Marsha Holland — a candidate unaffiliated with any party who is challenging controversial GOP San Juan County Commissioner Phil Lyman for a Utah House seat — says wording on state ballots suggests that independent candidates like her are unfit for office.

So she is suing to change it — not this year, but in the future.

A 2-year-old law requires an asterisk on unaffiliated candidates’ names that flags to this statement: “This candidate is not affiliated with, or does not qualify to be listed on the ballot as affiliated with, a political party.”

Holland, a tour-guide operator residing in Tropic, Garfield County, said in a news release that that “is confusing voters,” and that some interpreted it to mean that unaffiliated voters are not fit for office.

“Our Legislature should be interested in helping voters, not making things more difficult,” she said.

“I’m not asking to have ballots reprinted or to affect this election in any way,” she said. “Instead, I want a court to remind legislators that we are all bound by the Constitution. Since this issue is hurting voters now, it is critical that we start discussing the problem today.”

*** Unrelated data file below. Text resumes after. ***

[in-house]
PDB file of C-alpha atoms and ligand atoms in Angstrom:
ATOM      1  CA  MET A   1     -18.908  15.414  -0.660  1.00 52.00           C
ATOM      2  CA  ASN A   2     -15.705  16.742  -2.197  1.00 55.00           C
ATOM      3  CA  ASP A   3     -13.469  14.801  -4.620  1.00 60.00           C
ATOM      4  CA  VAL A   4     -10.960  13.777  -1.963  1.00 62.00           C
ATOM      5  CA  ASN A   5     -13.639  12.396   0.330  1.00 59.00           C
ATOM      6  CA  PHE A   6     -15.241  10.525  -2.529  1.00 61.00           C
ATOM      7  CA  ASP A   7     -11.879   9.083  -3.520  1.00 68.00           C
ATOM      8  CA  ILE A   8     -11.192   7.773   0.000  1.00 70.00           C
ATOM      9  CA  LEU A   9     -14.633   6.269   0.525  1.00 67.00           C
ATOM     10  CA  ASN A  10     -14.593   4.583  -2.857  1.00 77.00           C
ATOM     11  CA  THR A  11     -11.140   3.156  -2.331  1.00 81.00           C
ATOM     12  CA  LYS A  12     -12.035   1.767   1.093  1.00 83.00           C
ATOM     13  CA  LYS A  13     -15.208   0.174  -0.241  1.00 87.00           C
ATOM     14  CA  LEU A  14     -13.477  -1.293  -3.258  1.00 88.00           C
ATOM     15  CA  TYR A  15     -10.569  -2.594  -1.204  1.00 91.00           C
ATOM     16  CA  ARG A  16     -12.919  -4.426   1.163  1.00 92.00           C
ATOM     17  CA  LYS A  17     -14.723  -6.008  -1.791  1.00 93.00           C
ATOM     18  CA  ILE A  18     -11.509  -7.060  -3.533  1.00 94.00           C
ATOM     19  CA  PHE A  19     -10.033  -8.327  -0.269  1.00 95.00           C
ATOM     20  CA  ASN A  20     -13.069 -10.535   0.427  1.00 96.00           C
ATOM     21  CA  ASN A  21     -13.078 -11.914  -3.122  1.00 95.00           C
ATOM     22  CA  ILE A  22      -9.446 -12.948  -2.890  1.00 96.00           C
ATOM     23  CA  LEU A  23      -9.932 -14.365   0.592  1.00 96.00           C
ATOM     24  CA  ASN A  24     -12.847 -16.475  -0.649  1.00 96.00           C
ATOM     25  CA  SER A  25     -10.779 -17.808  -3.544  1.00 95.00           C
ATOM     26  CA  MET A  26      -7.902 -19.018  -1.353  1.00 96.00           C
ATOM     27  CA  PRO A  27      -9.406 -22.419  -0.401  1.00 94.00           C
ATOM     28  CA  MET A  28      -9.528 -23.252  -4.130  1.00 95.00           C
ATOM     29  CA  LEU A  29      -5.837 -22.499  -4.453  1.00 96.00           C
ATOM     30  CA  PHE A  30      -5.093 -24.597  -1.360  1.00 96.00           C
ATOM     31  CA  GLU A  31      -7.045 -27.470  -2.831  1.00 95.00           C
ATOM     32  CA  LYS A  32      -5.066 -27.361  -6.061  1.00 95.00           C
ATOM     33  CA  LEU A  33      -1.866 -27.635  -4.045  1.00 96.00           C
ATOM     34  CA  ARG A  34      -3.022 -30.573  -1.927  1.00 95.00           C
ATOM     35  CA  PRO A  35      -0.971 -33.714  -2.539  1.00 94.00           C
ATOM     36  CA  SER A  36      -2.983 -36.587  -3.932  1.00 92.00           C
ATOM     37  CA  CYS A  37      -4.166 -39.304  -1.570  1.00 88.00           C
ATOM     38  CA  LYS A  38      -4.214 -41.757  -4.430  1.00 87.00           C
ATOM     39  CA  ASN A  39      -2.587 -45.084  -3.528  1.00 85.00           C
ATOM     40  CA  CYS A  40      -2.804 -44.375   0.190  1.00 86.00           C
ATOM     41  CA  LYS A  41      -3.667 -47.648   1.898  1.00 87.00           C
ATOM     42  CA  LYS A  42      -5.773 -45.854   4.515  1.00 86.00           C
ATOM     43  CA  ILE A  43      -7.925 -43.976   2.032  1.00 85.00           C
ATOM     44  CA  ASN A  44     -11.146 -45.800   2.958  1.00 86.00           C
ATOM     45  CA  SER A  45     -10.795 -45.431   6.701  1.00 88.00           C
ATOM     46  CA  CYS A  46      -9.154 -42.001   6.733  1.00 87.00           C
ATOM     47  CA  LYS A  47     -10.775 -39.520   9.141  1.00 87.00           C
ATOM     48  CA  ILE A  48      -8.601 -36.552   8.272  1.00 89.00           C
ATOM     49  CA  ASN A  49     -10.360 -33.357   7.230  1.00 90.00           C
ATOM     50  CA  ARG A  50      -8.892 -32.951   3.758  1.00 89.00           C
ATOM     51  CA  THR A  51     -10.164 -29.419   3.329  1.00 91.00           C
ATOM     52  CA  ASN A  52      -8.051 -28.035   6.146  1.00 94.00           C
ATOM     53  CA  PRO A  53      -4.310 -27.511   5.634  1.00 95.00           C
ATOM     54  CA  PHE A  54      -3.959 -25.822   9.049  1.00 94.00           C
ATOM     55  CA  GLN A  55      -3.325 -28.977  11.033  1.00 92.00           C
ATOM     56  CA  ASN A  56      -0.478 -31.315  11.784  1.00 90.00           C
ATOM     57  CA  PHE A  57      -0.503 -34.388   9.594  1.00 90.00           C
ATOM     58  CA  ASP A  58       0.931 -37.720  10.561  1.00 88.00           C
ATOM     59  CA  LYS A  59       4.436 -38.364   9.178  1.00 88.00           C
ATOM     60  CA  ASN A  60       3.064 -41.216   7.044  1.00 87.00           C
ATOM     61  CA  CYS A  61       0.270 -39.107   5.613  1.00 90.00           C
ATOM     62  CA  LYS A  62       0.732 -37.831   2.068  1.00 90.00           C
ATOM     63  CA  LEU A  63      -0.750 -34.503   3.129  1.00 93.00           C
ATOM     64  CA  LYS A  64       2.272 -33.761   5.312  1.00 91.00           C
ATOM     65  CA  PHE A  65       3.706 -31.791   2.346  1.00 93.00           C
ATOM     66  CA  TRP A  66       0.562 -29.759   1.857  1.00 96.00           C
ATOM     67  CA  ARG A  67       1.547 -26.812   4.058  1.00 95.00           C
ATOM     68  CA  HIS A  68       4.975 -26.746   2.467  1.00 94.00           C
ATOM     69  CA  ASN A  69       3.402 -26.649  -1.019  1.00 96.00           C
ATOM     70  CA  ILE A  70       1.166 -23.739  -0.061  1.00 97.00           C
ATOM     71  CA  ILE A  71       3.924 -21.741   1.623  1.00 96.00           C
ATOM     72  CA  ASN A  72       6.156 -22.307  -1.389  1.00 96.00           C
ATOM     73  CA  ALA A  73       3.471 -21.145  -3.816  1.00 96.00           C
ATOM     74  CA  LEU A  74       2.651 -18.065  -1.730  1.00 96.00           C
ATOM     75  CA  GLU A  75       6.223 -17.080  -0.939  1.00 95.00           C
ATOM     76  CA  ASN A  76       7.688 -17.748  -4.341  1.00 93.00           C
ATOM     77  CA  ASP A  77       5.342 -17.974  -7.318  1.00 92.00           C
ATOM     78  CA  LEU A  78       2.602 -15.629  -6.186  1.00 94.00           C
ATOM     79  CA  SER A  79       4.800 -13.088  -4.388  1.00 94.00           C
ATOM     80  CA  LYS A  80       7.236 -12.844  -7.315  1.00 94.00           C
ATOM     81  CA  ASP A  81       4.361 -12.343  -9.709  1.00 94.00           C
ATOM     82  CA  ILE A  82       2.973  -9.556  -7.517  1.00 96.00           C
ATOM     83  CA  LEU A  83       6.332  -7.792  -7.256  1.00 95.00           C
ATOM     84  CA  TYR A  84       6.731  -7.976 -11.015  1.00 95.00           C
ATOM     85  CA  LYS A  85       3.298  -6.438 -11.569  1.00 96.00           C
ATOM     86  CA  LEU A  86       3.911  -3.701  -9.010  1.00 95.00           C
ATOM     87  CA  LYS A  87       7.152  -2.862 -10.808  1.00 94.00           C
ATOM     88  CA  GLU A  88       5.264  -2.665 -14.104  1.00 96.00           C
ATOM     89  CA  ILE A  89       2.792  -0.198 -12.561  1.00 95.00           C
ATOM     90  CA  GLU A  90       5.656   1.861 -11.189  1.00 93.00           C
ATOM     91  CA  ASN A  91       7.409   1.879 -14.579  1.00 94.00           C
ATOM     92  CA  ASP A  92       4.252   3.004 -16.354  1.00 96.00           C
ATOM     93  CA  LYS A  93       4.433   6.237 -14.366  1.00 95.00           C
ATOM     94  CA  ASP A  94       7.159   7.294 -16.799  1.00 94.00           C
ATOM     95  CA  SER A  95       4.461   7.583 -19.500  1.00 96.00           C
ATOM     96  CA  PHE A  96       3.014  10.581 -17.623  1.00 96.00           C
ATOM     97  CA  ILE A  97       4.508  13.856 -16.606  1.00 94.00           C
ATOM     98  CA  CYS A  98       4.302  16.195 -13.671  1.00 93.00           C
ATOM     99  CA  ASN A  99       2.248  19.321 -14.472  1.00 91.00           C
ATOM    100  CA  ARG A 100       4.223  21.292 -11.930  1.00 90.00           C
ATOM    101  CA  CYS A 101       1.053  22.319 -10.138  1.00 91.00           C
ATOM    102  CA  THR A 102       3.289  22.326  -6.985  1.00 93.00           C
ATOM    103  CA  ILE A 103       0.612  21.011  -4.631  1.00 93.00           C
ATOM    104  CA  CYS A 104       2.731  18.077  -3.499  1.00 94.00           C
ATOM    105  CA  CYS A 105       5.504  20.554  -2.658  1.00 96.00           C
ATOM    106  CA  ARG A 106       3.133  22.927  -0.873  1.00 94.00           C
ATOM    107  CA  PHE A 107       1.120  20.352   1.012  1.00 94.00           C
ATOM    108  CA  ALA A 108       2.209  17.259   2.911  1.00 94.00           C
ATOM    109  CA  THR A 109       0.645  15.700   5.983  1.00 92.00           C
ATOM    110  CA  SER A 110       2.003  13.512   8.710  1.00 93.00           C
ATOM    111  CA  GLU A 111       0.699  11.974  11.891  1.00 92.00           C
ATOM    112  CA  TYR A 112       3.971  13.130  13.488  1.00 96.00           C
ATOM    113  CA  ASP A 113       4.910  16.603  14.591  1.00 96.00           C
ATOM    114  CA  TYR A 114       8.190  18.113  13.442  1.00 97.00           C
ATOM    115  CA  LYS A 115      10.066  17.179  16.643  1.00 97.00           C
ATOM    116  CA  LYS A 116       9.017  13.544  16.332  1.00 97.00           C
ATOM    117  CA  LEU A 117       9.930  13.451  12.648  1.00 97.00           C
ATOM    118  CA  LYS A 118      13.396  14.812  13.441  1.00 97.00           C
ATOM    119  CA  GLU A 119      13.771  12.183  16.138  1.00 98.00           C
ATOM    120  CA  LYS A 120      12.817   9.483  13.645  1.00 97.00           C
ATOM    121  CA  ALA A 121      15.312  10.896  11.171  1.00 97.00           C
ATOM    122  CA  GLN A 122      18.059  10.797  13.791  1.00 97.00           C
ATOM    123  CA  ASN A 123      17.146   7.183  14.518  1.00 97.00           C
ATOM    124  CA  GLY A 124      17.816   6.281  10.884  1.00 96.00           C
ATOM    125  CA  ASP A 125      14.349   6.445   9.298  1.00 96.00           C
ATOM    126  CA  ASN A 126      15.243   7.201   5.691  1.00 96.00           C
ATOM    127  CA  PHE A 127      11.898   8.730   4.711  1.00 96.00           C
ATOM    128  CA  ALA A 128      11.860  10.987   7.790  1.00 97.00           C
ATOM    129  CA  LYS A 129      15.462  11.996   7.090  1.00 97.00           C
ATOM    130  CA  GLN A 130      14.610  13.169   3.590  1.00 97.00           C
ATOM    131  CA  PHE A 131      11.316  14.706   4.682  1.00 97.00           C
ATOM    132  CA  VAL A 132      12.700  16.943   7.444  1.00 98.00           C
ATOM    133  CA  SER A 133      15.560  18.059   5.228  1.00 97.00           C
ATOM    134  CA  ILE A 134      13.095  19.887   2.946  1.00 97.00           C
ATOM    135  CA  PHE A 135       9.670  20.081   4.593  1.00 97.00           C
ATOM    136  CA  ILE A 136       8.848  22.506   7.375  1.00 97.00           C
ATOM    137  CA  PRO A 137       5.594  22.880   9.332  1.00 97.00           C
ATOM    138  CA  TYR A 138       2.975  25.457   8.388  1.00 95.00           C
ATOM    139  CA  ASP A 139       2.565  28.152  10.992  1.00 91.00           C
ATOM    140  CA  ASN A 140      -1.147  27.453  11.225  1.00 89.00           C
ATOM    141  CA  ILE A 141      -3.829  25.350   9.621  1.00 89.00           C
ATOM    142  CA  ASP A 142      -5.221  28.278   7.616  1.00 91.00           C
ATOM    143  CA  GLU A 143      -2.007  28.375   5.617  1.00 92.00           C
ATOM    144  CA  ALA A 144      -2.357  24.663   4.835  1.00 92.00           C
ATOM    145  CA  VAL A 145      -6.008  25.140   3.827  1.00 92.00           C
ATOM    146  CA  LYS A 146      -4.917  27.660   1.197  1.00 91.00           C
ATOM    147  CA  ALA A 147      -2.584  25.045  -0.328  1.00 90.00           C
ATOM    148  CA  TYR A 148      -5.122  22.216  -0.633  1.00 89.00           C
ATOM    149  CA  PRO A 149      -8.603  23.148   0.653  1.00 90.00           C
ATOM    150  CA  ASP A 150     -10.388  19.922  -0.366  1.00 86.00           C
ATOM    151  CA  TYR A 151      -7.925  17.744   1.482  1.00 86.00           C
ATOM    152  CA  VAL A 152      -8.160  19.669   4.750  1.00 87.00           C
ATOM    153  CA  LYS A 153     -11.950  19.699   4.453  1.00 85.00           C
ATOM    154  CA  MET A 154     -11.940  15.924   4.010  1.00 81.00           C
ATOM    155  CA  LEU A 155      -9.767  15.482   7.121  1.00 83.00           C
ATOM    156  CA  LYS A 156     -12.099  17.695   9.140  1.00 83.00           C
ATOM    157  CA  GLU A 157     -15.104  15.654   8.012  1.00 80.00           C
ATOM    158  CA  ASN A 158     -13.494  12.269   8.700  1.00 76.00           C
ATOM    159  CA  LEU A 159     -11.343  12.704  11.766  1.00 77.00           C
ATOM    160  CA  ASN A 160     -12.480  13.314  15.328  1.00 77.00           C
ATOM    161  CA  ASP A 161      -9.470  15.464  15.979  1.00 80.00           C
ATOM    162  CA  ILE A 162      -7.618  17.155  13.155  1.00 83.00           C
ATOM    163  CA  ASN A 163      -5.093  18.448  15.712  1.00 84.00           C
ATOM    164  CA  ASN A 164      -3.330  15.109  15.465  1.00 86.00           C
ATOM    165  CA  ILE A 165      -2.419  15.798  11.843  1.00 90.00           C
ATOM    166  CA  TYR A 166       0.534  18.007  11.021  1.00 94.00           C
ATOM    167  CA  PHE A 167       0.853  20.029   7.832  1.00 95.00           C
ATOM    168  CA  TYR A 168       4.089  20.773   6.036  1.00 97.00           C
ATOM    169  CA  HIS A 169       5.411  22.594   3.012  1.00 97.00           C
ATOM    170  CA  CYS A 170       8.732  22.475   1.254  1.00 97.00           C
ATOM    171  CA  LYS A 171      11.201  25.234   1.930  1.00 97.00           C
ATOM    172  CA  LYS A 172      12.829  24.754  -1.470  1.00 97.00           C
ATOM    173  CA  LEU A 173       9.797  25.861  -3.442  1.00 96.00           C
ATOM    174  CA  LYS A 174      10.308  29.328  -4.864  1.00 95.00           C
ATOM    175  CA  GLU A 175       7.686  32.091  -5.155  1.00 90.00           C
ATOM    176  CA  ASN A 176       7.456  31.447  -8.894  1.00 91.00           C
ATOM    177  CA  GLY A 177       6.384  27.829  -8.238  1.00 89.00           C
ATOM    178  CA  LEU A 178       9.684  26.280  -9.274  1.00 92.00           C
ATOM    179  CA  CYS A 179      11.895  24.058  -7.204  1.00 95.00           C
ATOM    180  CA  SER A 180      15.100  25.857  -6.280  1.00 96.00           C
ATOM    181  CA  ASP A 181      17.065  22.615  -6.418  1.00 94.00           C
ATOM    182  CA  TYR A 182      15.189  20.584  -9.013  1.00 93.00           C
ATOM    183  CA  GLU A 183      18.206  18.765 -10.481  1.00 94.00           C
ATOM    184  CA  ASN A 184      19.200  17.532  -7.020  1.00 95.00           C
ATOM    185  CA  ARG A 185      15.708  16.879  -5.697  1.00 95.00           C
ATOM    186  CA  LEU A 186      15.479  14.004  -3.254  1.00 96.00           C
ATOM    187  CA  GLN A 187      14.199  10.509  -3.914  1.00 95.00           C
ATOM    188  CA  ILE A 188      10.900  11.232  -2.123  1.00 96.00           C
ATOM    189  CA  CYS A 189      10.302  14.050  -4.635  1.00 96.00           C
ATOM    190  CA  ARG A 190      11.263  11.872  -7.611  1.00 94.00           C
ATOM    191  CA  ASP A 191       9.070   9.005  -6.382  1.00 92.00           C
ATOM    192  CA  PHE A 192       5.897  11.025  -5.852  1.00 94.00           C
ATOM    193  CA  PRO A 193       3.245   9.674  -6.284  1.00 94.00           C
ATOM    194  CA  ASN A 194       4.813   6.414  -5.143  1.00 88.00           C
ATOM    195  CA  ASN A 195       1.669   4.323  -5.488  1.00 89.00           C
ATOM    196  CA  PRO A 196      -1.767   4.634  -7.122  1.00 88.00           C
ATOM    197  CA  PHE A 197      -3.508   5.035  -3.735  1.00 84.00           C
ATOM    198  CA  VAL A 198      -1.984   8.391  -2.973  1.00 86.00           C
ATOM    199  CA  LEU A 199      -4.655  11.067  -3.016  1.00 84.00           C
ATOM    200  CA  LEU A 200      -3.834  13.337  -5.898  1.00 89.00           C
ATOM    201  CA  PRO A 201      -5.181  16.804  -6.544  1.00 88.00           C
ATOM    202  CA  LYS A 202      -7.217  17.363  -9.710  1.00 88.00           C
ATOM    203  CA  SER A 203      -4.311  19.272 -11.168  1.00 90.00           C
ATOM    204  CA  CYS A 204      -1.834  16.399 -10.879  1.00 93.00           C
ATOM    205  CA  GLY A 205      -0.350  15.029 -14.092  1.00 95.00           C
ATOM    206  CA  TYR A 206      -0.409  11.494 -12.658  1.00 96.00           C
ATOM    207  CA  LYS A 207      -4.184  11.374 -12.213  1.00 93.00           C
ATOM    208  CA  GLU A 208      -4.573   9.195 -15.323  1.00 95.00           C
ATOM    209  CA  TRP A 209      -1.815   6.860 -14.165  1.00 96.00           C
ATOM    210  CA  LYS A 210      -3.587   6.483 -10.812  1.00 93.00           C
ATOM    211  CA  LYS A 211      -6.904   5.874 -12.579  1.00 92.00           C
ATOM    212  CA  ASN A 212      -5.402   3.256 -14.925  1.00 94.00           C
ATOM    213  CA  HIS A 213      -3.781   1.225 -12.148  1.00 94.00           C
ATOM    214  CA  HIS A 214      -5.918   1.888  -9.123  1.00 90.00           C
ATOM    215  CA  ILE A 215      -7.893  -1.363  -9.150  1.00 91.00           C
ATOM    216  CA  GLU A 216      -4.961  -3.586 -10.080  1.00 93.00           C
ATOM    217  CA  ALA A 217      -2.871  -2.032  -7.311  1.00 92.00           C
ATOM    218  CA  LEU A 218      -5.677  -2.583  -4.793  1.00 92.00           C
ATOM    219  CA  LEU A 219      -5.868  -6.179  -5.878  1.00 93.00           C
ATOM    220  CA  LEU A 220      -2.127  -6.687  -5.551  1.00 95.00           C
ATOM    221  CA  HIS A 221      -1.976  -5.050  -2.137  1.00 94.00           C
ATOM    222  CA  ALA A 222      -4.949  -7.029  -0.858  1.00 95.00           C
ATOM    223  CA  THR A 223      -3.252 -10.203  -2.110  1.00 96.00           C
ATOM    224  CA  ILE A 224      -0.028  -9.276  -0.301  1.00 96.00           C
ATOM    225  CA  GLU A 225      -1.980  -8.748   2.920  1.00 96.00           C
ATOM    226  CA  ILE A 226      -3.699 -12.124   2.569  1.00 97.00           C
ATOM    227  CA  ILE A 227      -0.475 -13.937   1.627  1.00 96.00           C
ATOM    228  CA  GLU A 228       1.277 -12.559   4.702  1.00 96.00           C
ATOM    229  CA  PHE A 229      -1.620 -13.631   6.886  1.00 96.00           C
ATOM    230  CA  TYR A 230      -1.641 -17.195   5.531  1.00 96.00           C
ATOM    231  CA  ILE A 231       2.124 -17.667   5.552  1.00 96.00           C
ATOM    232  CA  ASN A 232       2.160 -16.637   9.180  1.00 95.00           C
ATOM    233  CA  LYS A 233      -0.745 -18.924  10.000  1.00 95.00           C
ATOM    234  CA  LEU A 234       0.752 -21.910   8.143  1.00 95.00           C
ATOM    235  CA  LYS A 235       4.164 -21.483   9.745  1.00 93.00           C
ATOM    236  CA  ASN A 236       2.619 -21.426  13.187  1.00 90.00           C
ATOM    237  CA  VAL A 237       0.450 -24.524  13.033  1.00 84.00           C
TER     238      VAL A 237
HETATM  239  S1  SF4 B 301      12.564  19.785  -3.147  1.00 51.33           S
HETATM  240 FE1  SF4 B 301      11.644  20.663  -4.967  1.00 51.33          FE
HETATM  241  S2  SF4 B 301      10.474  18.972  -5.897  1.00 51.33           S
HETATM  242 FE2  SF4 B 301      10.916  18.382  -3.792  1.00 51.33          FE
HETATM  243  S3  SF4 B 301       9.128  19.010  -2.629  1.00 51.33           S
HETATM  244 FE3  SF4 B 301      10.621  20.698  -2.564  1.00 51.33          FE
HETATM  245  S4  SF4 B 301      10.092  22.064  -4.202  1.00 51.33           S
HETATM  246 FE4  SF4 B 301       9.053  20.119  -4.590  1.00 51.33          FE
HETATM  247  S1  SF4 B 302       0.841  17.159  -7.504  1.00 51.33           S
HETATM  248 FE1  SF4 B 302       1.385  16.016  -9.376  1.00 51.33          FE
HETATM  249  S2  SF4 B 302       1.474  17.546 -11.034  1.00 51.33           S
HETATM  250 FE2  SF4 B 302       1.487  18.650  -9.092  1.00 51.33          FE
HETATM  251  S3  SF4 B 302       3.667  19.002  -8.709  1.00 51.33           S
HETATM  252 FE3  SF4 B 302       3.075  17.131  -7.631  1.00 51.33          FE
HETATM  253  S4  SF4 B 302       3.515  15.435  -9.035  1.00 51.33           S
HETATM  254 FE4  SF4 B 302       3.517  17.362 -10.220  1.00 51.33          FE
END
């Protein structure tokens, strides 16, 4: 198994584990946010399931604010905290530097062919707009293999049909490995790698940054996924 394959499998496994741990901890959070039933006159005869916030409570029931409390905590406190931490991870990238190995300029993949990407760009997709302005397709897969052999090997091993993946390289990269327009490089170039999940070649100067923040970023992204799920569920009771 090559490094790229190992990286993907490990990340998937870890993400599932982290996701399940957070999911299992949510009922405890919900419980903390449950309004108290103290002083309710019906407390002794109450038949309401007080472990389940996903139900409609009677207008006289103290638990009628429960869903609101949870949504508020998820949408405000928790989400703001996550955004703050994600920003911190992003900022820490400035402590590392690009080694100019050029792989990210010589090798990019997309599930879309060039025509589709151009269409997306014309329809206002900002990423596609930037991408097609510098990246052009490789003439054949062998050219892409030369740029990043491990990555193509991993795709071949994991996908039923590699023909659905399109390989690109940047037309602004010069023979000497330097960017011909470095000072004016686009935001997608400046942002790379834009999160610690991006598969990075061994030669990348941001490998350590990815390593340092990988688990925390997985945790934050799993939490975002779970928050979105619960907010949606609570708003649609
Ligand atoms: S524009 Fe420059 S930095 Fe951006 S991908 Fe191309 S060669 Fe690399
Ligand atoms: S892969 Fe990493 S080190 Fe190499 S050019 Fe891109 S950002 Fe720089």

Her lawsuit contends that her constitutional right to equal protection under the law is violated by the wording that treats her differently from other candidates.

“As far as I am concerned, I’m running for re-election in 2020,” she said — assuming she can beat Lyman this year. “I do not want this to be an issue for me or other candidates in the next election.”

She is running to replace retiring Rep. Mike Noel, R-Kanab, in a district that covers San Juan, Garfield, Kane, Wayne and Piute counties and parts of Beaver and Sevier.

Even though Holland is an unaffiliated candidate, she has outraised Lyman $44,700 to $14,000 this year.

Lyman was convicted of a misdemeanor for leading a 2014 protest ride onto protected federal lands, making him a heroic anti-federal voice for many Republicans in the heavily GOP district.